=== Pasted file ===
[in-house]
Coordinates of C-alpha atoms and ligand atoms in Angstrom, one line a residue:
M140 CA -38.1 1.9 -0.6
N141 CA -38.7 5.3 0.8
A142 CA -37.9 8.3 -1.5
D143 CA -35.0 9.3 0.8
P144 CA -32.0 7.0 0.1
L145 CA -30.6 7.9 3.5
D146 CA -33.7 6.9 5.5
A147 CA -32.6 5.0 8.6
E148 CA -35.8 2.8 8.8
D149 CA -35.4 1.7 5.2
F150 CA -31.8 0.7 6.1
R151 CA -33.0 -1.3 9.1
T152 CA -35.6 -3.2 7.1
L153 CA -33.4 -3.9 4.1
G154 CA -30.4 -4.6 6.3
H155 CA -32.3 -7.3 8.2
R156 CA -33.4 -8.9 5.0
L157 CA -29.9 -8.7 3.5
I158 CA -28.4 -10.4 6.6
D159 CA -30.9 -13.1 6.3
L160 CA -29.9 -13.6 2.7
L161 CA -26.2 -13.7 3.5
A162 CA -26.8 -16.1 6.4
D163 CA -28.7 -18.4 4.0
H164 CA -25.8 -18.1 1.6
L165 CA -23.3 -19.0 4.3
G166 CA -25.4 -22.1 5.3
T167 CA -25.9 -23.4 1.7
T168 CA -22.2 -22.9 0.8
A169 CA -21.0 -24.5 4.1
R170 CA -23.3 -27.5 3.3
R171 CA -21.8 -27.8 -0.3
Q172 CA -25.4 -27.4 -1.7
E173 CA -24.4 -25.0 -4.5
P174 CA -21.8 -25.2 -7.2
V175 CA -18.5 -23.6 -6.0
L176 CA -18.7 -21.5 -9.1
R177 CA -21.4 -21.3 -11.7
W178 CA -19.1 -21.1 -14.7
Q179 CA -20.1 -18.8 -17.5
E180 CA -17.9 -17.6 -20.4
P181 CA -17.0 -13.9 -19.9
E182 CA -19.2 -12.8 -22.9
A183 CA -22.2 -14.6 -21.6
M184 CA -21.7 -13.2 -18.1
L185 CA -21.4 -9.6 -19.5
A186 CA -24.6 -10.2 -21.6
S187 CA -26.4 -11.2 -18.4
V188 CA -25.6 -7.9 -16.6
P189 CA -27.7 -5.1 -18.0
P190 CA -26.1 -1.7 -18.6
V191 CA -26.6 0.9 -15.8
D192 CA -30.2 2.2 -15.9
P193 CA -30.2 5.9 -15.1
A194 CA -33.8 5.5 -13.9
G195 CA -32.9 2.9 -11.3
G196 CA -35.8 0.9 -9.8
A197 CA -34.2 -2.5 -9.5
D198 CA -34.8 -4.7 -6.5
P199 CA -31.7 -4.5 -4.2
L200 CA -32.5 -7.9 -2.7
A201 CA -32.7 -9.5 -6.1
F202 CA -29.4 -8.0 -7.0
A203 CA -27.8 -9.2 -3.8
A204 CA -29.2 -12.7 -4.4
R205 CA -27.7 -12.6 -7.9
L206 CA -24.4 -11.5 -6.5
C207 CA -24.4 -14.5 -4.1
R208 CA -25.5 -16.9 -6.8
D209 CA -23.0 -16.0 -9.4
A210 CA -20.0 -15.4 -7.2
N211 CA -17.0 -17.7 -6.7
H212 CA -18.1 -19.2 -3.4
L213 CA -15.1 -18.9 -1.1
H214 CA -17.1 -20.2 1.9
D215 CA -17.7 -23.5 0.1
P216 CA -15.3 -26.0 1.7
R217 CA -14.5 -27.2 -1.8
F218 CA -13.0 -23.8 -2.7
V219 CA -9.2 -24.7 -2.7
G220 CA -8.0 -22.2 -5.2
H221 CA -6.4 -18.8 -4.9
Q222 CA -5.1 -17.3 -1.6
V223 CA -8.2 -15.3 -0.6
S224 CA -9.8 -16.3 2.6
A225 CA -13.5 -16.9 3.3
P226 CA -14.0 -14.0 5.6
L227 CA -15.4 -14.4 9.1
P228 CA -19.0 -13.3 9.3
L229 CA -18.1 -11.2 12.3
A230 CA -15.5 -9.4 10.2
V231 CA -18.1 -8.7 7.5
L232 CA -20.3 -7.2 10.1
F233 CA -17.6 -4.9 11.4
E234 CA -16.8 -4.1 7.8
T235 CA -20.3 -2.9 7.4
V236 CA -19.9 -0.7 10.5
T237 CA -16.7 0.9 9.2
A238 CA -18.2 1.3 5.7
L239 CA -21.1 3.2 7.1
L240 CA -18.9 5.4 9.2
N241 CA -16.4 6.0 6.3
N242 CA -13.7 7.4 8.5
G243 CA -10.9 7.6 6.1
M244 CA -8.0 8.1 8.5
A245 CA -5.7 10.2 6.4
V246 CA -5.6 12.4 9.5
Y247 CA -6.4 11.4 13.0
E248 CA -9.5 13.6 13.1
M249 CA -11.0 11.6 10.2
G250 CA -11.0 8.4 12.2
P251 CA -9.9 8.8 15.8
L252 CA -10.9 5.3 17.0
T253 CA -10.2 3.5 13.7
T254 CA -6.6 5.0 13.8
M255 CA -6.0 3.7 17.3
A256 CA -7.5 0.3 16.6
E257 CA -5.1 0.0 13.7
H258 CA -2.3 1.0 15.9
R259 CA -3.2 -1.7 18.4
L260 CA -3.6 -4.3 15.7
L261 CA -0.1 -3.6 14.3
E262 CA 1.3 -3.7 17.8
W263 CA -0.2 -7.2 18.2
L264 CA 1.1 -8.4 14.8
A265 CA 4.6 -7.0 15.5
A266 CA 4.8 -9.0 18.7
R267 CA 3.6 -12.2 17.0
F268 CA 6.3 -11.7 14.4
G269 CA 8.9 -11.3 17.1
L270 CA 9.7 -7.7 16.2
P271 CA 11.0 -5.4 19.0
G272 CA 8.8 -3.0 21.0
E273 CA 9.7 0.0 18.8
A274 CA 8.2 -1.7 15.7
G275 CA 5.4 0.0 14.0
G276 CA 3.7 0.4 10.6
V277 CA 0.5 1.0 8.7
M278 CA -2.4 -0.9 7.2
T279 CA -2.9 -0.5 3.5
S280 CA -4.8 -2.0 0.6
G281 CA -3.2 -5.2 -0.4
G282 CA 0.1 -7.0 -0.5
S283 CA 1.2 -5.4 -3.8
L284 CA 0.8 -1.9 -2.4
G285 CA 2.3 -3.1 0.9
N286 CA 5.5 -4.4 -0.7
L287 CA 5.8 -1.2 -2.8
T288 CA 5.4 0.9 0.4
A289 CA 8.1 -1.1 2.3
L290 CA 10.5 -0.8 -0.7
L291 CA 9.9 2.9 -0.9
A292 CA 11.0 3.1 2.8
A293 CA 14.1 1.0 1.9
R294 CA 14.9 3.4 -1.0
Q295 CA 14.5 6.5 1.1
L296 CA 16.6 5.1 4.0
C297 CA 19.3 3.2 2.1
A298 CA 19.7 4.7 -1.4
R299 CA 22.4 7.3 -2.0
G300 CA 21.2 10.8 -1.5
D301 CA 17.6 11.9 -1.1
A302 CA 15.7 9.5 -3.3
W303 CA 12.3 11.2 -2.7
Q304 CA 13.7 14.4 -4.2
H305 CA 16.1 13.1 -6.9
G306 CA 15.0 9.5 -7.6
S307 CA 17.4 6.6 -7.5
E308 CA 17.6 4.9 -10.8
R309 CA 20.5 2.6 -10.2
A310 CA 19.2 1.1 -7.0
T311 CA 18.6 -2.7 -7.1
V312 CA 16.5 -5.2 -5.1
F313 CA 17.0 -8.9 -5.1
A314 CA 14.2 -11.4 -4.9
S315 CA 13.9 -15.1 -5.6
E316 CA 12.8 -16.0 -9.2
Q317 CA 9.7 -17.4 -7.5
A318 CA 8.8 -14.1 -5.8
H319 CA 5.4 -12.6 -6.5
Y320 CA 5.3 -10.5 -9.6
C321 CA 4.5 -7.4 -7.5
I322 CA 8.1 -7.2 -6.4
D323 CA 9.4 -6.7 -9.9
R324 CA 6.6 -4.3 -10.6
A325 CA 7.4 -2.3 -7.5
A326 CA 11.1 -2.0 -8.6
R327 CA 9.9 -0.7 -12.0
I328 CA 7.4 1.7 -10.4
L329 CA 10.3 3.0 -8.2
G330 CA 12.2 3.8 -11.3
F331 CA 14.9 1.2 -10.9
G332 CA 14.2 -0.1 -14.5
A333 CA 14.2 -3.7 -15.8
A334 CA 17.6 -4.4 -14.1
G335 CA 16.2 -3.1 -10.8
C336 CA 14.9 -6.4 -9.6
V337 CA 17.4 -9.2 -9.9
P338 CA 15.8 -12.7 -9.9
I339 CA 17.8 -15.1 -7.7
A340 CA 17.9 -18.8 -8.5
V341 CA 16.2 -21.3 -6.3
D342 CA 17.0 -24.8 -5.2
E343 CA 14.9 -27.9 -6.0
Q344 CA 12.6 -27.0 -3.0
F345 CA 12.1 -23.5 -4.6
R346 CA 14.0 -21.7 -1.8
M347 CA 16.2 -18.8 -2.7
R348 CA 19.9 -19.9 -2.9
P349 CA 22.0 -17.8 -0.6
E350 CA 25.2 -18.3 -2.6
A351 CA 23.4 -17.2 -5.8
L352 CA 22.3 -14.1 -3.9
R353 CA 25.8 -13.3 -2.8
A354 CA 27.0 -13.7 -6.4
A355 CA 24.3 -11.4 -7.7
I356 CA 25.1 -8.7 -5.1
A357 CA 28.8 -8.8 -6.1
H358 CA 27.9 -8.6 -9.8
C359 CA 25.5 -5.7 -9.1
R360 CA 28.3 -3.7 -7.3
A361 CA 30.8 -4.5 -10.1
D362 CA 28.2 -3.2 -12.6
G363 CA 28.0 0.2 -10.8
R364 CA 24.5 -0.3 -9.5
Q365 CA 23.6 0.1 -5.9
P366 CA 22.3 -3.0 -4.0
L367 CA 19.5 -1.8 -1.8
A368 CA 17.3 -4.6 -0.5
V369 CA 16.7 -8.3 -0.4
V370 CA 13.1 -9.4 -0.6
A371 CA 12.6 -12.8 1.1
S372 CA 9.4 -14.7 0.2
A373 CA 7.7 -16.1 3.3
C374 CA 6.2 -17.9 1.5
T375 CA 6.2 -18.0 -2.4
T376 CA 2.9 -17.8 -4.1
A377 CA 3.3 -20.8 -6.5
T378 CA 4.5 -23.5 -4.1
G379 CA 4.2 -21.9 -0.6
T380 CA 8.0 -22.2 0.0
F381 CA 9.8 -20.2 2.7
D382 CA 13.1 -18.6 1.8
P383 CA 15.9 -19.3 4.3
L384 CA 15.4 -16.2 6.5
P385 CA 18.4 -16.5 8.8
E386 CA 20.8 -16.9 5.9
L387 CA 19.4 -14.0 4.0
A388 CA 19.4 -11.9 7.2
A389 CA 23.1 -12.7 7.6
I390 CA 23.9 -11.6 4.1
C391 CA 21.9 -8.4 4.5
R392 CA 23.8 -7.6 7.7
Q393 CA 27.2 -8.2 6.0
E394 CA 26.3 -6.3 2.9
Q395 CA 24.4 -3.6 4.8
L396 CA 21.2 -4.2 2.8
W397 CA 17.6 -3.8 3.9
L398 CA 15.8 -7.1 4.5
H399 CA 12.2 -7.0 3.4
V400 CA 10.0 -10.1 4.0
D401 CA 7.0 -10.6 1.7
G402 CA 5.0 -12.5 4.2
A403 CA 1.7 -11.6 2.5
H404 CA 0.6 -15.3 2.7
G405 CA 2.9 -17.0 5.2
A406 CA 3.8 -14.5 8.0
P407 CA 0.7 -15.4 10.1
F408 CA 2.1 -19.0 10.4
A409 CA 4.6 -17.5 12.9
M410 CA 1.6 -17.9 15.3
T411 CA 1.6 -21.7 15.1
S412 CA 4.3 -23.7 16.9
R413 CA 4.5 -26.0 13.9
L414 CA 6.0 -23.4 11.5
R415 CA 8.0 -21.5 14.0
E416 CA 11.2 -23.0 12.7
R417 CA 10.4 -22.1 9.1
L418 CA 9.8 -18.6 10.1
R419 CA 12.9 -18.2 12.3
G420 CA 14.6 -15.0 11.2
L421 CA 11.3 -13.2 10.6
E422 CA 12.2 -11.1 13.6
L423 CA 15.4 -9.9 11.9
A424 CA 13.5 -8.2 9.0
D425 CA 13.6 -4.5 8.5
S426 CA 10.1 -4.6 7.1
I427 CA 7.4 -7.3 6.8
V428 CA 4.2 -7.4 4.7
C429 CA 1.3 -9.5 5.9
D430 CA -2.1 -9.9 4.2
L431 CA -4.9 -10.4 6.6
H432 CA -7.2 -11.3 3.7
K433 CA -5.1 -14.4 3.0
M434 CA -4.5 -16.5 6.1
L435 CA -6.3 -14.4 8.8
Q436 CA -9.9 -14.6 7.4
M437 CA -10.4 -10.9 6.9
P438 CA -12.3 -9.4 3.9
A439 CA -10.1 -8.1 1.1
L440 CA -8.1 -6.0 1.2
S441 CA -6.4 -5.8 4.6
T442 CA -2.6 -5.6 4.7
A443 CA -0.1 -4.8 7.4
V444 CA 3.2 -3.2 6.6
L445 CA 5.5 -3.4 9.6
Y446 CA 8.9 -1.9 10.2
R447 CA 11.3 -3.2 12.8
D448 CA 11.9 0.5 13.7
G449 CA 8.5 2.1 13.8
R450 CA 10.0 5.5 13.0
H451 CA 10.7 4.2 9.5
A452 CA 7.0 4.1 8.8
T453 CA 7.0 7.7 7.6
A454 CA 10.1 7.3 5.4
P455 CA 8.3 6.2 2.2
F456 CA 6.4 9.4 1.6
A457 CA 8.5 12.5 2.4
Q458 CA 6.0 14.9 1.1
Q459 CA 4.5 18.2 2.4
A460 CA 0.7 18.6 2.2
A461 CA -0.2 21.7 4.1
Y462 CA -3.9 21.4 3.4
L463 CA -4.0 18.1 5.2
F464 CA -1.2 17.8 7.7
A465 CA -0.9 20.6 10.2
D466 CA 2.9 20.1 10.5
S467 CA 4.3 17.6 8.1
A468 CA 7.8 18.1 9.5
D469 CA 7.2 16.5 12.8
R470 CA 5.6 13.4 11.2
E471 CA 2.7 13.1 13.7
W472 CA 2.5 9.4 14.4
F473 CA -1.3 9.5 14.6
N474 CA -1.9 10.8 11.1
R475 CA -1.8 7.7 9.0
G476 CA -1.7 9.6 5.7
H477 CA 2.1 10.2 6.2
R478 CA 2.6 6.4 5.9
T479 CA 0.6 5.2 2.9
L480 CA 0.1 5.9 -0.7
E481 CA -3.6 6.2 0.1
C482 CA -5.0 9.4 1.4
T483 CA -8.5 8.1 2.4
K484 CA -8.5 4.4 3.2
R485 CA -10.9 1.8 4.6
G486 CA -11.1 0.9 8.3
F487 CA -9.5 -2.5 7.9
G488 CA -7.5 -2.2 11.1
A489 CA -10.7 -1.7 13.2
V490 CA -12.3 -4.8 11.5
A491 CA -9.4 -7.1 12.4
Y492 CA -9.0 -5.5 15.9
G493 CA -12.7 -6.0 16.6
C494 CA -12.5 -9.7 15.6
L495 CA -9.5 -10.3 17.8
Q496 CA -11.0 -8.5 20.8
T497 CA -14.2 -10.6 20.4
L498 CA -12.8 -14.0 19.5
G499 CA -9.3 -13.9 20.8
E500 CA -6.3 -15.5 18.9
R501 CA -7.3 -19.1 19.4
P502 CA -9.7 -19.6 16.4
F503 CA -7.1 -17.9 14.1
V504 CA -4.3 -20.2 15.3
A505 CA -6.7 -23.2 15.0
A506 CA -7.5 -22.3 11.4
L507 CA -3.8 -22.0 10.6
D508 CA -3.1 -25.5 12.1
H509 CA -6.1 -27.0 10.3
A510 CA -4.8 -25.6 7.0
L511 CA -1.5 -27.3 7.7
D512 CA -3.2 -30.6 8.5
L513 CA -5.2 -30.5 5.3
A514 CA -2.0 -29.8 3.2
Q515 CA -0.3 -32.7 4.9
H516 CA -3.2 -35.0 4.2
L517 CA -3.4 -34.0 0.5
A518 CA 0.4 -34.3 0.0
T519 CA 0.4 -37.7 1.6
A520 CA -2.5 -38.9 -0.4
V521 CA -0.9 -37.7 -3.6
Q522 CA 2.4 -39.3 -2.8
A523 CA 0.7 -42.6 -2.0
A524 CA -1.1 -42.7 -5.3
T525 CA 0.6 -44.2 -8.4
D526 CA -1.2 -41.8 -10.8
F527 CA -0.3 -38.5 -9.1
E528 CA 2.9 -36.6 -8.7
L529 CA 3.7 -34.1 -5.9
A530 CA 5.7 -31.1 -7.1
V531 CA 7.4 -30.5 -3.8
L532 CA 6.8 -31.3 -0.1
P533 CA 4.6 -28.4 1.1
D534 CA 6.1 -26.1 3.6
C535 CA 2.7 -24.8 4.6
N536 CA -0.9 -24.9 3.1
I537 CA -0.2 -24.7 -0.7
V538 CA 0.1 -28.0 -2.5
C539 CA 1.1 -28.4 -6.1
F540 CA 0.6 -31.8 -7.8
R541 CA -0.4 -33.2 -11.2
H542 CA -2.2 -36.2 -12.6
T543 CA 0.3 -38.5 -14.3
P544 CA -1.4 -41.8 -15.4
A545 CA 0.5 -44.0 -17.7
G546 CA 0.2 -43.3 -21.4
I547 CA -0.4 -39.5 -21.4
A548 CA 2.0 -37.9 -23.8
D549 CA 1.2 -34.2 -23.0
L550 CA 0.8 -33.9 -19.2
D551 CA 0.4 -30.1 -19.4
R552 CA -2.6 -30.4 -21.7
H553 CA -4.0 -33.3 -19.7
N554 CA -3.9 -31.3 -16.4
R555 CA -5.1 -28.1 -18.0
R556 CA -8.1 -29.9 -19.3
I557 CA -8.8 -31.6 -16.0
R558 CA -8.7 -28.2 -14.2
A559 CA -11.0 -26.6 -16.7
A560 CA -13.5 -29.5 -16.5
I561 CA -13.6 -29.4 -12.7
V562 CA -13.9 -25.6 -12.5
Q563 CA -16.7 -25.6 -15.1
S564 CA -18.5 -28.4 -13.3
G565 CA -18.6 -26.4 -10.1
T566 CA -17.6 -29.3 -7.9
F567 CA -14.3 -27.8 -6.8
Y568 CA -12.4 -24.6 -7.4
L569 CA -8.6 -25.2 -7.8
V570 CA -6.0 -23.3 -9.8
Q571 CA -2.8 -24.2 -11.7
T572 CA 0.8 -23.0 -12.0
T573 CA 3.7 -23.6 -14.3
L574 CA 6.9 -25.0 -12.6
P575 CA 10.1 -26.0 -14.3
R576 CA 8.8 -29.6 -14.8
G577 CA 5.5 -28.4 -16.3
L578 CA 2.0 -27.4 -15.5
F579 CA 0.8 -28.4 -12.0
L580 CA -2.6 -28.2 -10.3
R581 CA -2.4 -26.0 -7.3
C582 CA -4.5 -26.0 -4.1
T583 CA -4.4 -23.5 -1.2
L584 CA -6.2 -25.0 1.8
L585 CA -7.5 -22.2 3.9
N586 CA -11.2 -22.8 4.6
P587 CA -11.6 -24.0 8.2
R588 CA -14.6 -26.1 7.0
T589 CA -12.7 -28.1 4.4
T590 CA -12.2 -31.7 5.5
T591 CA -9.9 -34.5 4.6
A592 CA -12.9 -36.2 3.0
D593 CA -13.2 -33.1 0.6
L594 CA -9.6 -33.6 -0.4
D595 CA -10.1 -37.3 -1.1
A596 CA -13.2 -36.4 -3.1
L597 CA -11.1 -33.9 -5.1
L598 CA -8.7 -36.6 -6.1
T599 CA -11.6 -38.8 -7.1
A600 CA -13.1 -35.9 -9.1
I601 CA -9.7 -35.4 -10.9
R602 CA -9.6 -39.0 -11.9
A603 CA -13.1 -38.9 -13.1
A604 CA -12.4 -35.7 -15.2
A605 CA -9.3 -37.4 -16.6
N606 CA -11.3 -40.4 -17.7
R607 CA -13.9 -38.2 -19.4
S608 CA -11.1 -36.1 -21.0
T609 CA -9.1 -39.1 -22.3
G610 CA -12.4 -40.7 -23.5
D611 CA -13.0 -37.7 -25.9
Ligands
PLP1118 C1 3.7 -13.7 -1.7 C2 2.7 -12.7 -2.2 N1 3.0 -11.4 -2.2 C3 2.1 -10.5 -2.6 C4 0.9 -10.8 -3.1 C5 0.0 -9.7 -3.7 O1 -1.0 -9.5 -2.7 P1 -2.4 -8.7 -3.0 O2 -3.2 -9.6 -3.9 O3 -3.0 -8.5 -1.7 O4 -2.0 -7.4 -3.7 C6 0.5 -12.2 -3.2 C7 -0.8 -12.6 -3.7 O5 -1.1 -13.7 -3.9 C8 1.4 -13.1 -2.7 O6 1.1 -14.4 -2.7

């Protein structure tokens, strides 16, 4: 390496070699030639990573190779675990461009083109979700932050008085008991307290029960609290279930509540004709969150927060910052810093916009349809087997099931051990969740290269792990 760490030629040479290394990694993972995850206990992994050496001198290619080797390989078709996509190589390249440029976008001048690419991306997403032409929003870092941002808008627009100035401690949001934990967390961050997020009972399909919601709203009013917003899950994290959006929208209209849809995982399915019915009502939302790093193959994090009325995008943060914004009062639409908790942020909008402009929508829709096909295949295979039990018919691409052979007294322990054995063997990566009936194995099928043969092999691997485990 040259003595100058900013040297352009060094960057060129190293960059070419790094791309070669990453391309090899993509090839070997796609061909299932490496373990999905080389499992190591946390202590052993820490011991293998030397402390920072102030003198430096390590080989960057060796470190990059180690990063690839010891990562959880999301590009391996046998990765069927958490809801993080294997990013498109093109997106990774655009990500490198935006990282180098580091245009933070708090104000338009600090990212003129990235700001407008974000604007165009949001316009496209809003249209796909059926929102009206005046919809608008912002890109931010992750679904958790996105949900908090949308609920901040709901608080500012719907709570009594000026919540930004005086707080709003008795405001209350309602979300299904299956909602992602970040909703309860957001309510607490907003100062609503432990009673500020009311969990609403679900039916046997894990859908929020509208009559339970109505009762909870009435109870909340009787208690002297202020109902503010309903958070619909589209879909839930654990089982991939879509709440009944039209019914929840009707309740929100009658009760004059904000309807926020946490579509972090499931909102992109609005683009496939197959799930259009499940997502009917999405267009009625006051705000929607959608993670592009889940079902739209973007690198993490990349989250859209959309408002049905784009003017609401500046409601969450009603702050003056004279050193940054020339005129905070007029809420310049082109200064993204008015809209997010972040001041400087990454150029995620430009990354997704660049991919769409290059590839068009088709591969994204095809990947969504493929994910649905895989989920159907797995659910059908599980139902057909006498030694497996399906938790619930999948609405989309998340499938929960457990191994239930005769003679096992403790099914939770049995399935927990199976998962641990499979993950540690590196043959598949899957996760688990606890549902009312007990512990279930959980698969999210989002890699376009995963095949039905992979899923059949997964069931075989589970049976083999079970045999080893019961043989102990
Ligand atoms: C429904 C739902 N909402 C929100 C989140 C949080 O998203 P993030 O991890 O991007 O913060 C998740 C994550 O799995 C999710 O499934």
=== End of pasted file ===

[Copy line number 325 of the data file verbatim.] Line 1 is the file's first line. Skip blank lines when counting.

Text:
Y462 CA -3.9 21.4 3.4